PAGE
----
The Case Against Goals – #4

with 1 Comment

Goals Aren’t Fluid, But Life Is – Part 1

In the delightful movie Tangled, Disney’s animated retelling of the classic tale of Rapunzel – about the girl with the magical and beautiful uncut hair – there’s a scene where Rapunzel is sharing a quandary with her new friend, Eugene.

First, the lead-up…

Every year, on the night of Rapunzel’s birthday, she has observed from her bedroom window mesmerizing floating lights in the sky. She doesn’t know where the lights come from and has never known why they appear each year on the same night (her birthday).

Rapunzel has never been able to know these things because she has lived as a captive of the woman claiming to be her mother. Never allowed to leave the confines of the tower in which Rapunzel has lived all of her life, she constantly wonders about the outside world and wishes she could solve the mystery of the lights.

Of course, Rapunzel is not aware that she had been kidnapped from the nearby kingdom’s royal palace as a little baby. She has no idea that she is really the long-lost sole princess, the only child of the kindly king and queen.

So, she also doesn’t know that the idea of the thousands of glowing lanterns about to rise into the night sky was created in the wake of her abduction; as sort of an annual beacon to show the lost girl the way home… and as a symbol of hope, letting her know that the kingdom has not forgotten its absent princess.

Rapunzel has thus far lived her entire life hidden and secluded, never able to leave the tower. Over the years, her “mother” repeatedly explained to Rapunzel that the world beyond their concealed sunny sliver of land deep in the forest is a harsh place; too dangerous for Rapunzel. The girl is always assured that as long as she remains in the tower, she will be safe and protected.

Longing for answers and for adventure, Rapunzel has long dreamt of being able to see the mysterious lights close-up and in-person and to know why they rise in the night sky every year on her birthday. 

One day, the day before Rapunzel’s 18th birthday, a wayward stranger, a thief named Eugene, happens upon Rapunzel’s tower, climbs the high stone column into her dwelling, and discovers the girl. After learning that she has never left the tower, Eugene offers to take her to where they can see the lights.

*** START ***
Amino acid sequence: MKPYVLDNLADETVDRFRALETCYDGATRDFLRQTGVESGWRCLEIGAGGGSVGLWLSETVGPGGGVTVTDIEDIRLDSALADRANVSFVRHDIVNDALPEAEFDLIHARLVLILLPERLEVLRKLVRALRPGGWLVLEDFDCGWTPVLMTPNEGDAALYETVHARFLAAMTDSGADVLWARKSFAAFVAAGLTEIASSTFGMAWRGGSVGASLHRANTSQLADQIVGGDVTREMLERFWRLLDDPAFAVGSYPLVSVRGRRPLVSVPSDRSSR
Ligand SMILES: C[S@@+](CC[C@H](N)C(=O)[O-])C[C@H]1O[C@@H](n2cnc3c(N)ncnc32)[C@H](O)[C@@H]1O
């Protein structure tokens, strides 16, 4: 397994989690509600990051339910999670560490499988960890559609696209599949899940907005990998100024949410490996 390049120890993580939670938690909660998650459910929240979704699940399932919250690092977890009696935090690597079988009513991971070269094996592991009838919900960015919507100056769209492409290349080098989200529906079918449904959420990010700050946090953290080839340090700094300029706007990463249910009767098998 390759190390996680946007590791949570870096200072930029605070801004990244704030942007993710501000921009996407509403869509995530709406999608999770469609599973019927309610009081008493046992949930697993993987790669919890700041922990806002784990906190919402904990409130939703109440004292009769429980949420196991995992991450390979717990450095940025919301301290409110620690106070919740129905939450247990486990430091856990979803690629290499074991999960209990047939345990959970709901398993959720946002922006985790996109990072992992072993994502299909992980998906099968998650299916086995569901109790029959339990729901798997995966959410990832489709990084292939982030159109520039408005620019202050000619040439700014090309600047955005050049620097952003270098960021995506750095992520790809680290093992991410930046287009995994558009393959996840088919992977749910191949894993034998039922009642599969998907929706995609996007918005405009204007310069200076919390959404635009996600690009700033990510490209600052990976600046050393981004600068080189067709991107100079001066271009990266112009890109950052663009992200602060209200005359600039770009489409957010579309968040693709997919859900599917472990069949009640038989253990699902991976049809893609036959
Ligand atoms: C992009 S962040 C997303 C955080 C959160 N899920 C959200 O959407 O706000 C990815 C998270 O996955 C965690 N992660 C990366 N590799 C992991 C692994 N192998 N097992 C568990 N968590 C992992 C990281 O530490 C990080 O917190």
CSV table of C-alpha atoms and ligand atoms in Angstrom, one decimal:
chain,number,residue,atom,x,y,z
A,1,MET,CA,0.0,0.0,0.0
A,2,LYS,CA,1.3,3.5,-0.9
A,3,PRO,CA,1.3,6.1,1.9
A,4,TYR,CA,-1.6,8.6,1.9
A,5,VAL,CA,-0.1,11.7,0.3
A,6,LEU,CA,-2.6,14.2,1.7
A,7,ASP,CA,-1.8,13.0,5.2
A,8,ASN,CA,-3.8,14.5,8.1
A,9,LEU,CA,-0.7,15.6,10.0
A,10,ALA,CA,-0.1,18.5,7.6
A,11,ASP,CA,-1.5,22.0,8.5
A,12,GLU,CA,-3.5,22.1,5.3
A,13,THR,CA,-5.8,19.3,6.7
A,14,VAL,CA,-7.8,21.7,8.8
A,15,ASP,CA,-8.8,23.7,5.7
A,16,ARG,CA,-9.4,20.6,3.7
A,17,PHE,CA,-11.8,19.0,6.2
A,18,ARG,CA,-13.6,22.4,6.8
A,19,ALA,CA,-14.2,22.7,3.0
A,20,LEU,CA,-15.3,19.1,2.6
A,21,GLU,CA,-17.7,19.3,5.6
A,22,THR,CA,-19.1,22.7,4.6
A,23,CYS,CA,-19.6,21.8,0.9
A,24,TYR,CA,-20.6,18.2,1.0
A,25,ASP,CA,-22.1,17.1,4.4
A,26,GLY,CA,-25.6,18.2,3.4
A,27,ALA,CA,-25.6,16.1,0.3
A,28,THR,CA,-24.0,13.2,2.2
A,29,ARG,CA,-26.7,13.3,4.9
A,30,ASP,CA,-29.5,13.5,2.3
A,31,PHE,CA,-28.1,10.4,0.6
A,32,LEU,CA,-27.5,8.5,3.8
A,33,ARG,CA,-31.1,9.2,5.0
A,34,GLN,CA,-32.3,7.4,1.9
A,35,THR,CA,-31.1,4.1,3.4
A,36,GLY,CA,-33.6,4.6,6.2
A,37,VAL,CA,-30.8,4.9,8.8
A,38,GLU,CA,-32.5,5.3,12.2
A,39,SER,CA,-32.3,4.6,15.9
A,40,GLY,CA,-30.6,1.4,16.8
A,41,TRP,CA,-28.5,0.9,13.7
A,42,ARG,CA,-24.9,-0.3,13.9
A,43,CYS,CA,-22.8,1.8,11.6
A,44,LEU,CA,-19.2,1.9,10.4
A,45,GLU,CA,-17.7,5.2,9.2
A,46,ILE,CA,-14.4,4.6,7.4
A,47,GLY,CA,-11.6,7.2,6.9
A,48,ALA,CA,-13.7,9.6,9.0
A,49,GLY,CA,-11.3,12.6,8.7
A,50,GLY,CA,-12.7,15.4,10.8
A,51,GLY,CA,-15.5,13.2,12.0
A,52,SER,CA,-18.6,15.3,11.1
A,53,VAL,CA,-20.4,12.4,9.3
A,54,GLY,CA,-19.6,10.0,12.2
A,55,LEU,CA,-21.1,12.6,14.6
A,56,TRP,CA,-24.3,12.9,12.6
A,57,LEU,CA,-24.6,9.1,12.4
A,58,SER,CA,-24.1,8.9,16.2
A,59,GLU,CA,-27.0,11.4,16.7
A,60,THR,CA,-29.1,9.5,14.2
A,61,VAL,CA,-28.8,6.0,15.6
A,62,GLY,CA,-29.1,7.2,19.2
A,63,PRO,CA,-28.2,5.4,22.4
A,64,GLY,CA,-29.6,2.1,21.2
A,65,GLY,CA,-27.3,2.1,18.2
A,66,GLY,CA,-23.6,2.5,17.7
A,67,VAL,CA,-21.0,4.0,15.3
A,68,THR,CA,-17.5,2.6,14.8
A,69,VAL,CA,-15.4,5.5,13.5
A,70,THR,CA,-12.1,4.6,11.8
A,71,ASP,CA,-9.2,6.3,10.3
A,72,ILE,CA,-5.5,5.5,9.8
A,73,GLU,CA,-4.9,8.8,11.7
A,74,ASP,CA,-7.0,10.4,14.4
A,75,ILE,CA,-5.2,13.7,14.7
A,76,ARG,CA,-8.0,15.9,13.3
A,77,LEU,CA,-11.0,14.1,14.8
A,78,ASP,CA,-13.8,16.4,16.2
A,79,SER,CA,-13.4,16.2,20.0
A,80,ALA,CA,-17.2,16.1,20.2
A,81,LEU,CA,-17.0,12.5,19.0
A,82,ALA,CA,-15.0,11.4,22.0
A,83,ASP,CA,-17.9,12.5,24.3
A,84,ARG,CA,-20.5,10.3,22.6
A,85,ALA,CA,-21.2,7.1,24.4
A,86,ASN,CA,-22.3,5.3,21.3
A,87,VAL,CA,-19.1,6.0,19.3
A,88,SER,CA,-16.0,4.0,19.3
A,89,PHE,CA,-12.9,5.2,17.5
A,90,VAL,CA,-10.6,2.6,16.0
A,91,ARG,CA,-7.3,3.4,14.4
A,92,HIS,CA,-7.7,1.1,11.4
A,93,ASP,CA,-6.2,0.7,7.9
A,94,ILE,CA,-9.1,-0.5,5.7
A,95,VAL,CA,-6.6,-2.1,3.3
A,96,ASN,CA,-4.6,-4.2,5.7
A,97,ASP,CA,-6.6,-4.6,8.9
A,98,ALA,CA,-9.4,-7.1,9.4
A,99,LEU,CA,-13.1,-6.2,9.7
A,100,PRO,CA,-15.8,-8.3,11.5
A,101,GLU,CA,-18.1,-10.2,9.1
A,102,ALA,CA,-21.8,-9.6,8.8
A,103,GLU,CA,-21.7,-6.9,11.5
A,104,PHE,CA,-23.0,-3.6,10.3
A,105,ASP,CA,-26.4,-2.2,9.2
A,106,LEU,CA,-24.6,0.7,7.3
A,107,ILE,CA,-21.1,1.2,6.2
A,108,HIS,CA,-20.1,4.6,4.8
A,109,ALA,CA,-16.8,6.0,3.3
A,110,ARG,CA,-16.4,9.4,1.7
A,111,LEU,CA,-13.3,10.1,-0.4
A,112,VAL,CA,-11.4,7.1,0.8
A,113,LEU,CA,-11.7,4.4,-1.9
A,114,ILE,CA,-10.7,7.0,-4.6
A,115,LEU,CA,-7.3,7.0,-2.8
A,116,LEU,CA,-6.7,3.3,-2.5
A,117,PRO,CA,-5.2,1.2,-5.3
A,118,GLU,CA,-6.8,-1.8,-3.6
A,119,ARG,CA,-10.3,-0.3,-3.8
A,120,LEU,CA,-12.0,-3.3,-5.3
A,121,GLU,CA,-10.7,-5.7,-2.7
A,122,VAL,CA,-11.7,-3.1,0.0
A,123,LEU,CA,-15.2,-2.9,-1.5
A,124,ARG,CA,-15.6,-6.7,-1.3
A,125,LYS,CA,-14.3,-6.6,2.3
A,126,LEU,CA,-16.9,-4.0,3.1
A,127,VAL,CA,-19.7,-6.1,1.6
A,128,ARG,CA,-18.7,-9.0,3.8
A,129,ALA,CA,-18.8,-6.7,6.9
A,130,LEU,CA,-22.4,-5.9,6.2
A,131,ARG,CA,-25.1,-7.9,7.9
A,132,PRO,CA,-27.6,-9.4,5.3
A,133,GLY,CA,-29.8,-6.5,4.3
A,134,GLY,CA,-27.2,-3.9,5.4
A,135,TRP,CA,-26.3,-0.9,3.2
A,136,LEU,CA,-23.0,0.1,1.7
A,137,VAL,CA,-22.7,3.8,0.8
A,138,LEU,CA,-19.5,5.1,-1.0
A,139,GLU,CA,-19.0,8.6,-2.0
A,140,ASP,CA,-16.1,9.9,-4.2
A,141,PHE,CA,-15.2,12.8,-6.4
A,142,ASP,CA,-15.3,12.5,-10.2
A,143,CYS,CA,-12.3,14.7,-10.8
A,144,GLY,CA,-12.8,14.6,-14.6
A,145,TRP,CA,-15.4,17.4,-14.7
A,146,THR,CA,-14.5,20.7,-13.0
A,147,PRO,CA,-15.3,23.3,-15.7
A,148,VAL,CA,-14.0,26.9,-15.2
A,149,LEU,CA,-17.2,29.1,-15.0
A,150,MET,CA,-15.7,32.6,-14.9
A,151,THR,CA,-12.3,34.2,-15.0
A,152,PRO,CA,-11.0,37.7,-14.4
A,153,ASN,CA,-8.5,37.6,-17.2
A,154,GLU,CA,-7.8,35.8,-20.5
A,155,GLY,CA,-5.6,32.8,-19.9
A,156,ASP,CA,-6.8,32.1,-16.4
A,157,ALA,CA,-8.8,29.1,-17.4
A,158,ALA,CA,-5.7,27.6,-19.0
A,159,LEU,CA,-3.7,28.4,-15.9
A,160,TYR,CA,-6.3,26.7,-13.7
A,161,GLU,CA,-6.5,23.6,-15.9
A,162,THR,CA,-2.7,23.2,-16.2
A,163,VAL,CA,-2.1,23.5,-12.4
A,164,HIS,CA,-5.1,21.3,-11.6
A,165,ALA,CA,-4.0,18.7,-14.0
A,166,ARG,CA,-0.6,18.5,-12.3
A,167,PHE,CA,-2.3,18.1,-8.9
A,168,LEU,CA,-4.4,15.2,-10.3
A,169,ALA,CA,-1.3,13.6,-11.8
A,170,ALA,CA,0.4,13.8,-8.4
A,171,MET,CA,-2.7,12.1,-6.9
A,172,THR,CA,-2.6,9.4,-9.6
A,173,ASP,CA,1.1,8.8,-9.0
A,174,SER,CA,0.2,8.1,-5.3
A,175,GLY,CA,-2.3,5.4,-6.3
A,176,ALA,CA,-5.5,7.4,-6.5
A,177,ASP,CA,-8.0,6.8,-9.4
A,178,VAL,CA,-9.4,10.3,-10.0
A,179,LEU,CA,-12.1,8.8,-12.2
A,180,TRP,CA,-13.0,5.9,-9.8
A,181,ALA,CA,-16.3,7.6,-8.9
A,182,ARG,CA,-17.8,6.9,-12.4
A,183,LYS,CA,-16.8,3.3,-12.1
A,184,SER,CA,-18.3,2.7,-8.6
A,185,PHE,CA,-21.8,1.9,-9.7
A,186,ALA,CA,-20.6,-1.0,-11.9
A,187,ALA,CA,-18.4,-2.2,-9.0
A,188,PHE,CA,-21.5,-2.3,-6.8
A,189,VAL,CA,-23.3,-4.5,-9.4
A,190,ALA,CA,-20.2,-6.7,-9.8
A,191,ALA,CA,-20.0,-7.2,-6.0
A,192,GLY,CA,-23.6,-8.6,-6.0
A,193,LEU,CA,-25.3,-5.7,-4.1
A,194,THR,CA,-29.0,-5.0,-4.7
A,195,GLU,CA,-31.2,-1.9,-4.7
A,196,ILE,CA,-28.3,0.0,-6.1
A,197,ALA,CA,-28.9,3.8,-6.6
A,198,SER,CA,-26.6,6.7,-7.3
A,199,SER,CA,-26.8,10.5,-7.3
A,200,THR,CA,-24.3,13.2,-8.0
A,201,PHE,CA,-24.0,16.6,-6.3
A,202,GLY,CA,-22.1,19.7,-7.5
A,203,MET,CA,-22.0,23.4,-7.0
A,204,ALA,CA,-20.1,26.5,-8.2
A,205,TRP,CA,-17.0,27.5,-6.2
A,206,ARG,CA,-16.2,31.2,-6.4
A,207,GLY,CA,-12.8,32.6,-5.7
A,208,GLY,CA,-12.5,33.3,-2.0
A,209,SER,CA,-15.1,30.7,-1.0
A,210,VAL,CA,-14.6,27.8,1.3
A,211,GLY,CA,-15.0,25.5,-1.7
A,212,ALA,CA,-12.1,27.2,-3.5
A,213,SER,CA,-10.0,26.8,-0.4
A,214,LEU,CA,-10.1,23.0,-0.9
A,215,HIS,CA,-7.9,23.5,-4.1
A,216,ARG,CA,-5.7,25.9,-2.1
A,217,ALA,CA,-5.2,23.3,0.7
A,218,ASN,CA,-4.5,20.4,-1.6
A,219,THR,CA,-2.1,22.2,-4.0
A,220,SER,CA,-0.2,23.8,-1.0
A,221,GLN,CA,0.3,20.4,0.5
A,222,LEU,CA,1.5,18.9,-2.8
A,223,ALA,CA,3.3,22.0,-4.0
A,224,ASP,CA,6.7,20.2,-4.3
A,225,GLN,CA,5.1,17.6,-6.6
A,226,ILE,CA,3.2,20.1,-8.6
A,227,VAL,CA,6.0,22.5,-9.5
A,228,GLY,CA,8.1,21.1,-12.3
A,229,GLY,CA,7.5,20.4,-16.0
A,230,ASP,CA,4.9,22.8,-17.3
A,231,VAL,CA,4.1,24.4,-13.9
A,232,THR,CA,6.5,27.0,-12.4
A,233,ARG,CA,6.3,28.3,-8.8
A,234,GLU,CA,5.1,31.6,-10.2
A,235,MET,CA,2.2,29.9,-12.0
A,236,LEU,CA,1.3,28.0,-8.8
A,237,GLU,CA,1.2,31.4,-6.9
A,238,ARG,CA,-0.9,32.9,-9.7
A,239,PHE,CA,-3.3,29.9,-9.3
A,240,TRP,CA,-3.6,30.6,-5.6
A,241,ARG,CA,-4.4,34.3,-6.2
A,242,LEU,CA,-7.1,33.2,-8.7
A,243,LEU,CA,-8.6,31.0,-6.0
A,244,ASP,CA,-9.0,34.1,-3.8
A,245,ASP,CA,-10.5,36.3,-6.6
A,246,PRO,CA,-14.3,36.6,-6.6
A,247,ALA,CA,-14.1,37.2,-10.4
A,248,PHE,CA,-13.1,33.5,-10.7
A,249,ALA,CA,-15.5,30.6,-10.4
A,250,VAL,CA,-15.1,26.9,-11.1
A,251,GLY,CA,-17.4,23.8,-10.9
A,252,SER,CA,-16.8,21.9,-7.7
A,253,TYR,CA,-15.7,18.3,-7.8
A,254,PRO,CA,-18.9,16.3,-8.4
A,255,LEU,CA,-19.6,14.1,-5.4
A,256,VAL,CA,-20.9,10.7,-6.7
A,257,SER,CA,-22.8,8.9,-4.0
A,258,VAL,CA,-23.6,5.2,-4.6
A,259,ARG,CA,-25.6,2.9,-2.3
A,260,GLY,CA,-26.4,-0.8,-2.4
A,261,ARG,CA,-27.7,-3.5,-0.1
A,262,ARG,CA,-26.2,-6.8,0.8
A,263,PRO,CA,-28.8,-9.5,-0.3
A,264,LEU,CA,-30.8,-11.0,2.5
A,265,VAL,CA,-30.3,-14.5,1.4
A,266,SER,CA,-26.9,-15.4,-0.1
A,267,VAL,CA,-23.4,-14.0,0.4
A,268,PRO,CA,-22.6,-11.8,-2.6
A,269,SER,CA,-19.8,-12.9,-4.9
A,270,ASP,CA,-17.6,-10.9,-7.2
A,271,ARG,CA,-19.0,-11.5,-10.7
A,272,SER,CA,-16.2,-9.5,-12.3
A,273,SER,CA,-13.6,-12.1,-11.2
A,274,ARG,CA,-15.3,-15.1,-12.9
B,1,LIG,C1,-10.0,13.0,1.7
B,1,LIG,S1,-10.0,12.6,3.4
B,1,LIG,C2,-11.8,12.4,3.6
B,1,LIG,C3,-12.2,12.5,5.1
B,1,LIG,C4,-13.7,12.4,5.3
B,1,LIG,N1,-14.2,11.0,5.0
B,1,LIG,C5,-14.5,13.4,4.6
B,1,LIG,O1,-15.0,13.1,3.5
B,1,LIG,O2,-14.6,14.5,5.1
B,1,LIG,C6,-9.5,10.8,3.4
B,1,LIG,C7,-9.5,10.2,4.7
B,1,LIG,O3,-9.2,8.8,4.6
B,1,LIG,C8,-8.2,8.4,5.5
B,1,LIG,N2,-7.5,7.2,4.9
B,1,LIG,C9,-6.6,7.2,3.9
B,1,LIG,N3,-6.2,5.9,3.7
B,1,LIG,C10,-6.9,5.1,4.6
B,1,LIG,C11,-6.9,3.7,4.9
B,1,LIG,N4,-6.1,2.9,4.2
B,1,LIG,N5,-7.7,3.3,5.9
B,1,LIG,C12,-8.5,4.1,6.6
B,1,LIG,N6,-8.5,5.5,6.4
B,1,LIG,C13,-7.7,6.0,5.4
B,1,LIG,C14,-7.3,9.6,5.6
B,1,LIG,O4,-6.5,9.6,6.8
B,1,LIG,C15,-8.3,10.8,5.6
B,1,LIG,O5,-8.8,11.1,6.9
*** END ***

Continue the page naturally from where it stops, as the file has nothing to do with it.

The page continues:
After successfully evading pursuing soldiers, greedy cutthroats, and Rapunzel’s “mother”, Eugene makes good on his promise. The big night arrives. Eugene and Rapunzel are sitting in a small boat a short distance from the shore within full view of the small kingdom, its homes and businesses, and the magnificent palace crowning the top of the hill.

Unaware of the actual purpose of the lights, Rapunzel anxiously waits for the first of thousands of sparkling yellow lamps to be lit and gradually make their graceful upward flight into the starry night.

This is where Rapunzel voices the cause of her angst…

Eugene: Are you okay?

Rapunzel: I’m terrified.

Eugene: Why?

Rapunzel: I’ve been looking out the window for eighteen years dreaming about what I’d feel like when those lights rise in the sky. What if it’s not everything that I dreamed it would be?

Eugene: It will be.

Rapunzel: And what if it is? What do I do then?

Eugene: Well, that’s the good part I guess. You get to go find a new dream.

So, there it is. Eugene just highlighted one of the ways dreams are not only different than, but better than, goals: they’re fluid. They can easily be adjusted, changed and renewed. Dreams are intrinsically tied to our imagination and they aren’t so rigid and timeline specific that it’s considered a setback if they don’t come about exactly as visualized.

Also, dreams are much more a part of us than goals. They’re not unlike the countless skyward floating lanterns depicted in the scene above. We were all created to be heirs of another, infinitely better kingdom and there is often an aspect of many of our best dreams that were planted inside of us in order to remind us of a better home and a hoped-for better time.

Don’t set goals. Dream. When a dream comes true, or if it becomes necessary to let it go, don’t mourn the loss. It’s not a loss. You get to go find a new dream.

It’s so important to believe that you are an heir to better things and that no matter how badly you may have lost your way, it’s possible to dream your way back. Know that the kingdom of your dreams has not forgotten its lost prince or princess.

One Response

  1. Jim Aitkins
    | Reply

    Thank you!

Leave a Reply

Your email address will not be published. Required fields are marked *

Seen enough? Ready to Purchase?